Prisoners of War 1914-1918 : Download original documents

Camp magazines and exchanged PoW's : Section 4


During their period of captivity a number of prisoners of war, civilian internees and soldiers held as detainees in neutral countries - such as Switzerland and Holland - produced a number of magazines, journals and newsletters which commented on camp life and life in general. The most prolific producers of this type of material were British civilians interned in Ruhleben in Spandau, Berlin. 


The Civilian Camp at Ruhleben

At the outset of the First World War, the first people to be take into captivity in Germany were alien civilians. British subjects were sent to Ruhleben, an improvised camp near Berlin.

The internees were quartered in the stables, horse-boxes, lofts and other buildings of this former racecourse. By the end of November 1914, most British males still in Germany between the ages of 17 and 45, had been rounded up and interned there.

A report by the British Red Cross revealed that many ranks and professions were incarcerated in Ruhleben, "An earl, a baronet, artists studying in Germany or exhibiting their works, lecturers, boys of eighteen years of age sent to Germany to learn the language, engineers, commercial travellers, jockeys, acrobats, negroes, waiters, and an ever increasing number of seamen, sometimes including entire crews as well as the passengers of the ships taken by the German raiders... according to the Ruhleben Directory, [in all] about 4,000 British male civilians." said the report. The Times stated, "Ruhleben, particularly in the early days, was a disgrace not only to the civilisation but to the humanity of Germany" but then conceded, "The greatest improvement of all however, was, the formation of a prisoners committee into whose hands a large part of the internal camp management was placed: life then became tolerable."

Percy Brown, a photographer, later admitted, "To me Ruhleben was  a rest cure [and] thanks to the British Government and relatives we were the best-fed prisoners; no matter how many ships were sunk, we got our parcels. It is true one sailor was shocked while slicing a loaf of mouldy bread; he cut through a nest of mice. But that was exceptional"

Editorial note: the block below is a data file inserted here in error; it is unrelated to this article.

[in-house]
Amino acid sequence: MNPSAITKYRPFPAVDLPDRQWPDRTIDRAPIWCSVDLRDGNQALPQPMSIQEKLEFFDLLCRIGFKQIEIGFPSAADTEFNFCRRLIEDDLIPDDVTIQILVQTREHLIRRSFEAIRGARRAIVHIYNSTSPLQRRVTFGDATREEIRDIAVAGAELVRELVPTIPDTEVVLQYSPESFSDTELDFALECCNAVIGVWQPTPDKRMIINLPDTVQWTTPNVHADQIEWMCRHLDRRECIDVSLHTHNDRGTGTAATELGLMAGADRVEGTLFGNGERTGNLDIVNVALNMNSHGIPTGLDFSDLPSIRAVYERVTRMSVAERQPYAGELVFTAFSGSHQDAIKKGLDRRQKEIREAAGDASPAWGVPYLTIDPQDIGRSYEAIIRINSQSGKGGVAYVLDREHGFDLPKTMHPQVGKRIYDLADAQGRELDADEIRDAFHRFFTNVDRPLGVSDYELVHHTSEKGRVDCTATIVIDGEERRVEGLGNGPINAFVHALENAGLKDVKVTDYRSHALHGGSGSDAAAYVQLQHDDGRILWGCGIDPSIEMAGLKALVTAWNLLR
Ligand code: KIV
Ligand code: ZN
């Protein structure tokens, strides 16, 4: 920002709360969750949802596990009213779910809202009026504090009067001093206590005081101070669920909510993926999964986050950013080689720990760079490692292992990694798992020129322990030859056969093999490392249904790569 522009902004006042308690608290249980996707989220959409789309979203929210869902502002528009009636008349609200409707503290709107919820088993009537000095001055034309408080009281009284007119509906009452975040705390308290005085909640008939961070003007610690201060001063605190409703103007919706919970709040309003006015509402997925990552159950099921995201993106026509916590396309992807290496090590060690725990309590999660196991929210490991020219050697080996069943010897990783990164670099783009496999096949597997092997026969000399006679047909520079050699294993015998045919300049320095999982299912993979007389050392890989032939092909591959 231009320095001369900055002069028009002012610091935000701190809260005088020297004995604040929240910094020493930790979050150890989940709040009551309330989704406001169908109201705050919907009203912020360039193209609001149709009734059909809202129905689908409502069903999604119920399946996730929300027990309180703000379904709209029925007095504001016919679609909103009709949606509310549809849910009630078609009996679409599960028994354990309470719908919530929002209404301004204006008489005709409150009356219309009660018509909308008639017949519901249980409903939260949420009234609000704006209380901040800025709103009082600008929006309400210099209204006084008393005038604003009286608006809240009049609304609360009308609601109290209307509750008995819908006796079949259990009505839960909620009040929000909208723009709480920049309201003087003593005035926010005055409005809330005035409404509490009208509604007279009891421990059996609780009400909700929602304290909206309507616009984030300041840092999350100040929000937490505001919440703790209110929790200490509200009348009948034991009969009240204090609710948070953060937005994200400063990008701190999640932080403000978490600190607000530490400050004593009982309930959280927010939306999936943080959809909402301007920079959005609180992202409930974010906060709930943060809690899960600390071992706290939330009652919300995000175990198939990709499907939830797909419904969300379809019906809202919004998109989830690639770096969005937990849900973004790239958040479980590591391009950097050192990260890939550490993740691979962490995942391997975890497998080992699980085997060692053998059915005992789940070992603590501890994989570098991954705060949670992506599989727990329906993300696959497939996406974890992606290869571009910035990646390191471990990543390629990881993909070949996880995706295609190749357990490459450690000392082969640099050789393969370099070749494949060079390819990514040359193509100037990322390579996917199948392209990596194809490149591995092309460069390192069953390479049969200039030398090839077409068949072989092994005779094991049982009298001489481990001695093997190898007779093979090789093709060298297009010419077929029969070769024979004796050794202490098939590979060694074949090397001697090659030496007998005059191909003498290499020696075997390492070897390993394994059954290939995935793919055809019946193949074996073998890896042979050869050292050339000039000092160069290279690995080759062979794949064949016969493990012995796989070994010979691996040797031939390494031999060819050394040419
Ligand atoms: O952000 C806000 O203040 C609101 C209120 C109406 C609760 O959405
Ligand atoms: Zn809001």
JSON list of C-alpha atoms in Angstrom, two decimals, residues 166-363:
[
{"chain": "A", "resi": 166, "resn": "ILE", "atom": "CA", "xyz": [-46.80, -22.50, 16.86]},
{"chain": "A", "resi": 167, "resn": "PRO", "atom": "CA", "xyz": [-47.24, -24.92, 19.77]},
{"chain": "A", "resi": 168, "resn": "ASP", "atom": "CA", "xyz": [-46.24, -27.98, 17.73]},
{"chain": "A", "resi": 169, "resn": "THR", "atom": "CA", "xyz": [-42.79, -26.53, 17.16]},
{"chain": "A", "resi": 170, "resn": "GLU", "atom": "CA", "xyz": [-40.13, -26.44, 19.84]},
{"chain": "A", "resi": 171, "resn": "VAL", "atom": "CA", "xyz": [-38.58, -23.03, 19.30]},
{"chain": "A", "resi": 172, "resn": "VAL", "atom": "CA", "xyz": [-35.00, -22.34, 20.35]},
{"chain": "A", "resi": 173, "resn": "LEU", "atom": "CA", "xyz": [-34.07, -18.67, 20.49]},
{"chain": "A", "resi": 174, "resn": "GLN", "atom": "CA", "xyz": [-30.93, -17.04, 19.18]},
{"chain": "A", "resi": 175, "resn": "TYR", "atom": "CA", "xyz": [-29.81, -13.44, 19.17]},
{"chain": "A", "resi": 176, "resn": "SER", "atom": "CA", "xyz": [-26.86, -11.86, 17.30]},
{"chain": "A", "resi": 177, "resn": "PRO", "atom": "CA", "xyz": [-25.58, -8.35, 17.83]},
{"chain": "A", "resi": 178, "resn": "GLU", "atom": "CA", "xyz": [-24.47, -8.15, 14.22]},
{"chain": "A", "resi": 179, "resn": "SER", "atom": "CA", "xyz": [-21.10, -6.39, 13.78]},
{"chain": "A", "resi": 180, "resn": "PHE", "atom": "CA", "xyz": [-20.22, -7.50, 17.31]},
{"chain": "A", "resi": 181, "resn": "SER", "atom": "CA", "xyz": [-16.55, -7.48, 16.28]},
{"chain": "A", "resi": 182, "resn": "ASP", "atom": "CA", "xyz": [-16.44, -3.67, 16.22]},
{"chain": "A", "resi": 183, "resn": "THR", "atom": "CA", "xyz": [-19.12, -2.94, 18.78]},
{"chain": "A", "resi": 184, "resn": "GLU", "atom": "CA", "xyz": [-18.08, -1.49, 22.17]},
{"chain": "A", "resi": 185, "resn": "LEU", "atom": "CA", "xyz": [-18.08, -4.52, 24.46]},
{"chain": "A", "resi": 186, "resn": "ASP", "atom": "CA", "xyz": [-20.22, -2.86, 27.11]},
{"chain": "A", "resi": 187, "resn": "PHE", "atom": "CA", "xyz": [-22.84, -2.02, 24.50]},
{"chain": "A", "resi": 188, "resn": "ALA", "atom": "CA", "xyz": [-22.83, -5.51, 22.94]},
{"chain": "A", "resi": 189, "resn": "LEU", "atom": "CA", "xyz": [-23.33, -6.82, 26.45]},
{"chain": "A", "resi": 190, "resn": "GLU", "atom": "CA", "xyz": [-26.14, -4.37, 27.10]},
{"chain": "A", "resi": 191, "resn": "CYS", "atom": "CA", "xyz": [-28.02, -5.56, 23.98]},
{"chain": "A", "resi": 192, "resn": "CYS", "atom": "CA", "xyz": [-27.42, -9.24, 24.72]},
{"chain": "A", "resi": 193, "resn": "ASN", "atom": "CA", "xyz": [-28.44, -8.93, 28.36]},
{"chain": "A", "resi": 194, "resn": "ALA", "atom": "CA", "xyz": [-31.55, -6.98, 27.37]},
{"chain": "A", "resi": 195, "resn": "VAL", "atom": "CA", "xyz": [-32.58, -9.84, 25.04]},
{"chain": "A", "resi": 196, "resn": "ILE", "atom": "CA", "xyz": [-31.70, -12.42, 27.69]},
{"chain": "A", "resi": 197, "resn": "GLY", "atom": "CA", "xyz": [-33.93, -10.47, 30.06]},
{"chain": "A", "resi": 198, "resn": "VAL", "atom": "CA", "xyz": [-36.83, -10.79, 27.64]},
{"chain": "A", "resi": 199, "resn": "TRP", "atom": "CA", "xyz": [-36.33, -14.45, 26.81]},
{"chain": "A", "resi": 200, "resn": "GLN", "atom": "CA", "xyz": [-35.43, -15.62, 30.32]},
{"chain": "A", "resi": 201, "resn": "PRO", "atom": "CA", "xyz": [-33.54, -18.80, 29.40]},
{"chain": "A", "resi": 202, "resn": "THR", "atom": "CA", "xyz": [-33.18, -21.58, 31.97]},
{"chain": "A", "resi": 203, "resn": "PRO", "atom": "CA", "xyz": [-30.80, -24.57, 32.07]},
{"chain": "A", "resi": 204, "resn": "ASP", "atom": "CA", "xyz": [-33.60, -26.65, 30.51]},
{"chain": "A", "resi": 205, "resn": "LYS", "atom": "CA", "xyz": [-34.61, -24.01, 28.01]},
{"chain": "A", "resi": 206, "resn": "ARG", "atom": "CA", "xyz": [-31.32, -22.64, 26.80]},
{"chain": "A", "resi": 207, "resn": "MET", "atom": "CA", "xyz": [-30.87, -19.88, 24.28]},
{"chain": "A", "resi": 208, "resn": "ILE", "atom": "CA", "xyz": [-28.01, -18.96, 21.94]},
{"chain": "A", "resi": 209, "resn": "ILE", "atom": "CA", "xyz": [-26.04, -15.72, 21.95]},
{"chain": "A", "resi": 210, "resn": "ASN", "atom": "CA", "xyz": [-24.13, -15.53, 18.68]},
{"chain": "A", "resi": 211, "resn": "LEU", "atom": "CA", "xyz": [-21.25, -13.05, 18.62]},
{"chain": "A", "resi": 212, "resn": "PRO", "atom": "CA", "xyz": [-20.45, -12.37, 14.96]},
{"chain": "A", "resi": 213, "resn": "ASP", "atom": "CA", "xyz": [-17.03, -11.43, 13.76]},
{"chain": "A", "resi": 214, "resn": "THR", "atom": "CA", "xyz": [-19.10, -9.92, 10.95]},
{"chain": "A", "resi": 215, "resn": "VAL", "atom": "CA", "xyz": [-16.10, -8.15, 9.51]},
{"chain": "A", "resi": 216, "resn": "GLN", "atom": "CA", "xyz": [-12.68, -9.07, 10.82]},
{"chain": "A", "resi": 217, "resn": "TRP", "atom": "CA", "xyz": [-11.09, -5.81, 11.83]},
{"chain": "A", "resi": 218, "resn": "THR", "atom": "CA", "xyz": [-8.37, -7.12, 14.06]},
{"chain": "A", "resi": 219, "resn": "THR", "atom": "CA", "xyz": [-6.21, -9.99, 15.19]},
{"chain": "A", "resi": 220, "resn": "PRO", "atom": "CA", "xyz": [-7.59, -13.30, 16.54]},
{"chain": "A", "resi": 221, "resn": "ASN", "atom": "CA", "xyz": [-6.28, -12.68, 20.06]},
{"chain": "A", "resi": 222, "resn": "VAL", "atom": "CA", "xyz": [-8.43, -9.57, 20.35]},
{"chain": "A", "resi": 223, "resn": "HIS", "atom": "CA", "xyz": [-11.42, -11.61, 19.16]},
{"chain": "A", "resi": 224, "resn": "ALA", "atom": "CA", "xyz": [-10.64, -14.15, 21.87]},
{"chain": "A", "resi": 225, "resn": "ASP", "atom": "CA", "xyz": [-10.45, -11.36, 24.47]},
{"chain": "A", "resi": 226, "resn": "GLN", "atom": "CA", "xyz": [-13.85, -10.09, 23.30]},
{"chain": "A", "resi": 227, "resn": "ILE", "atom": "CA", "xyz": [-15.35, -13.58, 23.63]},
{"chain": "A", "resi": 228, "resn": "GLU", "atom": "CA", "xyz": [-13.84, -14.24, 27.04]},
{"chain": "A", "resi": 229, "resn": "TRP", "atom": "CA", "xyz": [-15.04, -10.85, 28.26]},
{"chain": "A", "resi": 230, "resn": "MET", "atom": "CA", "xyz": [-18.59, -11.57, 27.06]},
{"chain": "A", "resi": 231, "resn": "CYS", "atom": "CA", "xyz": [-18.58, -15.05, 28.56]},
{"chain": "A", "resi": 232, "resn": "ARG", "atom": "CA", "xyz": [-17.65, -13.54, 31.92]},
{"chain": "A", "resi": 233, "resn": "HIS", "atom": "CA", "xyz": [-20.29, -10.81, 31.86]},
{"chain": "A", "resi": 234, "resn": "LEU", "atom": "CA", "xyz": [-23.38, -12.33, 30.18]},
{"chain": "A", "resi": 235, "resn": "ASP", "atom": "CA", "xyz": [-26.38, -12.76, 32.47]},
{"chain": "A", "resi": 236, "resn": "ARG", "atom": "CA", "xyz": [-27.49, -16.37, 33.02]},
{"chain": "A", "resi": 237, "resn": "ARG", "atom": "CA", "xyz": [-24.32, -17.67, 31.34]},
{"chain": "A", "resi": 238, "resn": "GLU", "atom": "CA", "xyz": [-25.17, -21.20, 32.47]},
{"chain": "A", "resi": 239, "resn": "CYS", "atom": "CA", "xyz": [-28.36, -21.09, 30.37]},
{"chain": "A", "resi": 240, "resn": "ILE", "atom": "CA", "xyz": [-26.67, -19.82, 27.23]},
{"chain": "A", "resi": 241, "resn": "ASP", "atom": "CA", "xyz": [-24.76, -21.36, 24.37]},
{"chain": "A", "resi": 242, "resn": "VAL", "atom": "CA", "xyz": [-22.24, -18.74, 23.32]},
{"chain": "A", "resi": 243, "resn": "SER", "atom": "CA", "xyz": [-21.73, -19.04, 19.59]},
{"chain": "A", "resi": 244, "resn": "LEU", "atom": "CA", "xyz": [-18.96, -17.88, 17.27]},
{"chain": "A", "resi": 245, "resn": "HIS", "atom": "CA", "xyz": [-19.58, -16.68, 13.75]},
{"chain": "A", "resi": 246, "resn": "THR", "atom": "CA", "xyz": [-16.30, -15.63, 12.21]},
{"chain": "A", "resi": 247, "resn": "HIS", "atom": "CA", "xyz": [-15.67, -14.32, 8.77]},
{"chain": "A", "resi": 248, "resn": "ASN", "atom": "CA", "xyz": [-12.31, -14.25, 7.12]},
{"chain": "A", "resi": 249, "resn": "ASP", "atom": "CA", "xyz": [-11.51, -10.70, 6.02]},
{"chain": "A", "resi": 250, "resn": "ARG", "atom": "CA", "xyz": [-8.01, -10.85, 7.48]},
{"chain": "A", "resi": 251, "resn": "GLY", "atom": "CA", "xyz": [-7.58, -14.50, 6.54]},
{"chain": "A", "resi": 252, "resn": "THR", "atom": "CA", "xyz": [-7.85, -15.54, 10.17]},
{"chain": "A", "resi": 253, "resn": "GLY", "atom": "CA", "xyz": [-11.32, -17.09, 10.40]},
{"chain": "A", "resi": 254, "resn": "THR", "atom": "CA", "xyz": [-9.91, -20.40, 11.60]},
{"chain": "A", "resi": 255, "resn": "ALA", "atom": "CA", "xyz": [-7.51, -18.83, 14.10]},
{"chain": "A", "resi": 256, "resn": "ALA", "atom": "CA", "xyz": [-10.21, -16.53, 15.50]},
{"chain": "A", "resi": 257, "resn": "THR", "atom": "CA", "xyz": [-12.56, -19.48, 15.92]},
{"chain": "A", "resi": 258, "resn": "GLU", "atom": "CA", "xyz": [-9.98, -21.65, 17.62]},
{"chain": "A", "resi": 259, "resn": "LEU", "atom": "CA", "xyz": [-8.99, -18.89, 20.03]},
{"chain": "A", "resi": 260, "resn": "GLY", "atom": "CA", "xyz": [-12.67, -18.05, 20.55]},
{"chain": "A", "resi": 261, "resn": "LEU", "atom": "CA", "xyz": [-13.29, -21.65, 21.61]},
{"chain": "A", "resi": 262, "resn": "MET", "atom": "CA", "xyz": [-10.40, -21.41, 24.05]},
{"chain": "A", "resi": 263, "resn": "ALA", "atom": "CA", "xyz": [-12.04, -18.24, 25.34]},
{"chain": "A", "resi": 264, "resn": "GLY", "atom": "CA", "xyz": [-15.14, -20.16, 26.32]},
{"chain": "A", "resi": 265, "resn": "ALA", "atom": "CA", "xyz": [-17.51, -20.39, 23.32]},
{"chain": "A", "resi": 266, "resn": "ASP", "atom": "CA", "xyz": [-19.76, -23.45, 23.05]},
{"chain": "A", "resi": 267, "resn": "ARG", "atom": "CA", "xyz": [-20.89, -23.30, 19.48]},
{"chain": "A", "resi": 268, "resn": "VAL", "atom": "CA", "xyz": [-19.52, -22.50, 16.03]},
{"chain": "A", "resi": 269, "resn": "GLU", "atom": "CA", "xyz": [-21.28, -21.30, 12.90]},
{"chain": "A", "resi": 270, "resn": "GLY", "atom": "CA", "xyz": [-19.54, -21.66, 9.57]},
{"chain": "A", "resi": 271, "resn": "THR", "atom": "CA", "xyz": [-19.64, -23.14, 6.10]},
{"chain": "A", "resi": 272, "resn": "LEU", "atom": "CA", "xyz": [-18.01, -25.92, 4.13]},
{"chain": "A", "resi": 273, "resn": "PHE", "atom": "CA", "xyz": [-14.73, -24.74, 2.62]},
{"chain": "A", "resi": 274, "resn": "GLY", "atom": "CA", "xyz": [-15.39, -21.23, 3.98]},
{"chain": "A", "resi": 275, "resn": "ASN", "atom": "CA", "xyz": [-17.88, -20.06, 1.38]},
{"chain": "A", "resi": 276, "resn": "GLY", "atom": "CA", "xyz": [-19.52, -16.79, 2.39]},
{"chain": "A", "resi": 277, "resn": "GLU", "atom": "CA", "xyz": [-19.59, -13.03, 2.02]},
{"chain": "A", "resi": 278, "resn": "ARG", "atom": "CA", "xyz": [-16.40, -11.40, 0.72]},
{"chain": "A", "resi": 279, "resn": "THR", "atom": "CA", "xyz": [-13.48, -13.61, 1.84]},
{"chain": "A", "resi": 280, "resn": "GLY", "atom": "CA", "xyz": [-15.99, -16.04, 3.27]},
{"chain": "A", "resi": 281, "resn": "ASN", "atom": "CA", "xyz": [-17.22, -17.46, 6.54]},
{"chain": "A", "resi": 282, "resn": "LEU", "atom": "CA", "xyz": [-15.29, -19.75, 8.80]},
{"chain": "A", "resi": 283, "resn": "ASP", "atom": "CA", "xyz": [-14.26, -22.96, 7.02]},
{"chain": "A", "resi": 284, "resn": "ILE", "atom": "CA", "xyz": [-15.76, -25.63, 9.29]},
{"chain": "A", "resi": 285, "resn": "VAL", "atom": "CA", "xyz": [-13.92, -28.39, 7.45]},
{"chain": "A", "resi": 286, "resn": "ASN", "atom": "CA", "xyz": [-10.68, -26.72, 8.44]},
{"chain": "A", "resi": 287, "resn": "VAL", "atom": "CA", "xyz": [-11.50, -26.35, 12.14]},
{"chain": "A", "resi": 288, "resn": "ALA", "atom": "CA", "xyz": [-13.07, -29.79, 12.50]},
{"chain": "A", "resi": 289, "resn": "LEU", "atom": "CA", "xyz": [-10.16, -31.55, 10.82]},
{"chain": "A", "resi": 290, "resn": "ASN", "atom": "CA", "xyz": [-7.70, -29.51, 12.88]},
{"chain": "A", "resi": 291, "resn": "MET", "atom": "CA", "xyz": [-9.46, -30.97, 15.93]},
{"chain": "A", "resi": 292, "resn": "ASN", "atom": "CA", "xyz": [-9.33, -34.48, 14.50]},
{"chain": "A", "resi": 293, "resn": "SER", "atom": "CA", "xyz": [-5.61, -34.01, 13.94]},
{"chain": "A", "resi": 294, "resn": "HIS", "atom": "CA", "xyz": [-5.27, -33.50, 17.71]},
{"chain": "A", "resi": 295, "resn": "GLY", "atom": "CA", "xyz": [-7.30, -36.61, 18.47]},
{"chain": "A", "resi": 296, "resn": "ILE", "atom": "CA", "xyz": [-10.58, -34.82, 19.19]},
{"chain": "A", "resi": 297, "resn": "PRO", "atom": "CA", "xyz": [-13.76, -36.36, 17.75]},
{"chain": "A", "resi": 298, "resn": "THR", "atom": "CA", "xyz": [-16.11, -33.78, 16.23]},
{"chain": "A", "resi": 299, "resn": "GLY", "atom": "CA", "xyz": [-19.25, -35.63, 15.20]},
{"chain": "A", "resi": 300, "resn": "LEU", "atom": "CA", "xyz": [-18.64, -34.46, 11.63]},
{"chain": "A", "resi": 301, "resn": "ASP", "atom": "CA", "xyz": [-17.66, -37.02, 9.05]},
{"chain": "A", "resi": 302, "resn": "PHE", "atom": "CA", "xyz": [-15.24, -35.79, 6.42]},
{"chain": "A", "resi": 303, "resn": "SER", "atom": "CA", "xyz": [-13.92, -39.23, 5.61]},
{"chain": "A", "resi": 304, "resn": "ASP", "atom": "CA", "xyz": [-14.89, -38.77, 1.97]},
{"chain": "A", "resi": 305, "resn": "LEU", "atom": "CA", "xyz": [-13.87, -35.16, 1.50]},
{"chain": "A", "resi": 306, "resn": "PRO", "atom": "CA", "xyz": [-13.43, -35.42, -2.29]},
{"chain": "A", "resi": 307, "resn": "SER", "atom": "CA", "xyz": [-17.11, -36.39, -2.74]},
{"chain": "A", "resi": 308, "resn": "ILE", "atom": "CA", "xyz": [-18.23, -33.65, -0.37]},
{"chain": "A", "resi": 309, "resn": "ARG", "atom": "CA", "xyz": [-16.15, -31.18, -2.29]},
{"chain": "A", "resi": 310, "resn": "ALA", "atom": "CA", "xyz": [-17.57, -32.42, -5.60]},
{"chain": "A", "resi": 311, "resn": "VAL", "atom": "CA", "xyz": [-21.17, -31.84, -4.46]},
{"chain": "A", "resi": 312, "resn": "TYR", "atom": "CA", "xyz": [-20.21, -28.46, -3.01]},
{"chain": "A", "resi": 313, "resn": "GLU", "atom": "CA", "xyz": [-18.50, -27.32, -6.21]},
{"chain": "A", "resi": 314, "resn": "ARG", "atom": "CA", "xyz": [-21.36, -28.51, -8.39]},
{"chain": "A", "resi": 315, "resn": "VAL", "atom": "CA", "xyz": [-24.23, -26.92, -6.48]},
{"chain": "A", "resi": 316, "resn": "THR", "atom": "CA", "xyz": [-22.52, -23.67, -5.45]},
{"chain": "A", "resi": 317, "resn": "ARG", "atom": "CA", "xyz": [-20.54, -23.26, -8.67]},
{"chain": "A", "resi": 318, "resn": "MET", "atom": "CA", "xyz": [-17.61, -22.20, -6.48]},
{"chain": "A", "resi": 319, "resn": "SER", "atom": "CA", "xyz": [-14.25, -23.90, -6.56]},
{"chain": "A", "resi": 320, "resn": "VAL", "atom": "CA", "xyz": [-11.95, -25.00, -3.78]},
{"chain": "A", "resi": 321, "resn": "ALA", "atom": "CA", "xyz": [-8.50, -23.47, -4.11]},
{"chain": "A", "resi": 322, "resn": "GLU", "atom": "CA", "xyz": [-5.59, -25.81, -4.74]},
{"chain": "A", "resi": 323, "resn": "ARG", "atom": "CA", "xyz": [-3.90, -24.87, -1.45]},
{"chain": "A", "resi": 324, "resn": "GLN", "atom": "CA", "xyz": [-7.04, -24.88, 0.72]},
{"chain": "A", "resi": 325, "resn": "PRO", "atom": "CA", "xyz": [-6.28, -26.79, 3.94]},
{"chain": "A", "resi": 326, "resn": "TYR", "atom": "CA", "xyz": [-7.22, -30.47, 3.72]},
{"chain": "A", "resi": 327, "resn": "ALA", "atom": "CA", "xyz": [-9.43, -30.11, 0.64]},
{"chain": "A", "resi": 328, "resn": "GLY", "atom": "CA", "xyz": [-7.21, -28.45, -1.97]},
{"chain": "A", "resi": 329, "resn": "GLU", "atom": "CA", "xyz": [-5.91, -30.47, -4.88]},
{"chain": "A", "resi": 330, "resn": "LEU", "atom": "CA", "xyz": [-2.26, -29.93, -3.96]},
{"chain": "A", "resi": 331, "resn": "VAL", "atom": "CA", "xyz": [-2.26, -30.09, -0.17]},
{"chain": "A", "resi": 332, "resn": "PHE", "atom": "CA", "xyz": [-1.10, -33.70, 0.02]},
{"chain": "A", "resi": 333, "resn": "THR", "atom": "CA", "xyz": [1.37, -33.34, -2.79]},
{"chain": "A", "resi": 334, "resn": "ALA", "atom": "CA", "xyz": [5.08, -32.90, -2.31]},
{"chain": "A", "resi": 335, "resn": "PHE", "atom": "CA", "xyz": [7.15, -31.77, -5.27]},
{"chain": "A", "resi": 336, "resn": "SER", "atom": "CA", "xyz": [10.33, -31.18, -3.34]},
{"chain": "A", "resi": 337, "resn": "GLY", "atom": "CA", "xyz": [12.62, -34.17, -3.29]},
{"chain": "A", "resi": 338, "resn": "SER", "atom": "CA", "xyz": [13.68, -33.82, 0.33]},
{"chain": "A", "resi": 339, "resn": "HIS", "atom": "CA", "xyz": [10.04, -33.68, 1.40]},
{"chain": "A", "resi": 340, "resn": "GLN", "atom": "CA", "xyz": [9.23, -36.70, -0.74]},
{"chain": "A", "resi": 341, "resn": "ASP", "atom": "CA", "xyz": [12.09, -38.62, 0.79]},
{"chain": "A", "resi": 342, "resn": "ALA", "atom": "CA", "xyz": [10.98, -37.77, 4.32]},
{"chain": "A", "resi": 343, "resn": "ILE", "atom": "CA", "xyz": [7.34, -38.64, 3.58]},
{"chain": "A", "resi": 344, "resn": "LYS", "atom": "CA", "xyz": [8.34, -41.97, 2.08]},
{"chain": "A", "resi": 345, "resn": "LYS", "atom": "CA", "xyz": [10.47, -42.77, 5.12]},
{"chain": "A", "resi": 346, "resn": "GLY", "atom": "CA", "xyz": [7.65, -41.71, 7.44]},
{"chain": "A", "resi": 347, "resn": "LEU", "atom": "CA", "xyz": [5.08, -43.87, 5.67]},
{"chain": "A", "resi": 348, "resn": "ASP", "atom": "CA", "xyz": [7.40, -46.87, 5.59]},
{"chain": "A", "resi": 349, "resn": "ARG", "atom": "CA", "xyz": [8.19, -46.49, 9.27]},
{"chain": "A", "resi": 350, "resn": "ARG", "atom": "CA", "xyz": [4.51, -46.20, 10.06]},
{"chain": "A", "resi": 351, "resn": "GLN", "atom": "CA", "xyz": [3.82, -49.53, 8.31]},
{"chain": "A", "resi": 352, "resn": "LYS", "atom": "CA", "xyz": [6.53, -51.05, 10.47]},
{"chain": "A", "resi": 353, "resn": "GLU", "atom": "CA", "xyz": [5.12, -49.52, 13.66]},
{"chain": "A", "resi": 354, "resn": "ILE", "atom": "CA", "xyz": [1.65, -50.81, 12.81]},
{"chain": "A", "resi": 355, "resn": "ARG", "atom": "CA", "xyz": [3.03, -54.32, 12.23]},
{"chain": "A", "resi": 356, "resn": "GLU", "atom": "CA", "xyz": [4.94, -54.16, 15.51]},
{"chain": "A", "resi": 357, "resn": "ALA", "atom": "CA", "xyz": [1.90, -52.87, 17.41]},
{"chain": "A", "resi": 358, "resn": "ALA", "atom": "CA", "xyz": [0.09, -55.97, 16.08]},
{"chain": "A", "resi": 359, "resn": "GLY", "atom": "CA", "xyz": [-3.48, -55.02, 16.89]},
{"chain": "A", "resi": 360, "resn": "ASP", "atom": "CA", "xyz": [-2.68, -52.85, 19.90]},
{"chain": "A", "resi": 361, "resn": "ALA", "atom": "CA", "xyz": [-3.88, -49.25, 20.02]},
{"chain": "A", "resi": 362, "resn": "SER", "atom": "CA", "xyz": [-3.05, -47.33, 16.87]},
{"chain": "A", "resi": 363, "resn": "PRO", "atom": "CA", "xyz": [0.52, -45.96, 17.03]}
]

As it turned out, great things were accomplished in the camp. The internees started a number of 'businesses'  including a print shop where a daily newspaper and periodicals like In Ruhleben Camp and The Ruhleben Camp Magazine were published, and postcards, taken from paintings and drawings.                                                                                                            



Civilian internee Sidney Hall of number three barrack, Ruhleben, mailed this card from there in December 1917. There were several designs of Christmas postcards published by the Ruhleben Camp Magazine. On the back of this one was a 'FREIGEGEBEN/ RUHLEBEN/F.a.' censor mark and a 'London F.S./PAID/Jan 2 17' receiving mark. In peace time Sidney lived in the Old Kent Road, London. 


This picture titled "Troubles?" was by the Ruhleben camp artist P.P. Wood. The card was mailed from the "Englanderlager Ruhleben" by Willie Flagster to a relative in Brighton, England. On the back of it is a Ruhleben 'F.a' censor mark and a 'London F.S./PAID/Jan 4 18' receiving postmark. It would not seem unfair to suggest that Wood's picture was inspired by Sir John Miliais' "Bubbles".  


As already mentioned, after some months most of the internees settled into their new way of life and alongside the barracks, they erected booths where a number of 'businesses' were started. There was a canteen where bacon and eggs and bread and butter and tea or coffee could be bought. The shops there included a cobbler, a tailor, a watchmaker, a hosier, and an athletic outfitter; and also a booking-office for the 'theatre', a lost property office, a newspaper stall, and even a police-station manned by several internees.

The roadway in which these 'shops'; were situated was named "Bond Street" A street there known as "King William Street", hosted a library and a tobacco store. An inmate later said, "Here often would be seen a long queue of one or two hundred men waiting to be served with the fragrant and comforting weed.”

In July 1915, an Internal camp postal service was started, with stamps, letter cards and postal stationery. Run by the internees, the service was quite distinct from the official camp mail service, found here and at other PoW camps.

 A birds-eye view of Ruhleben Camp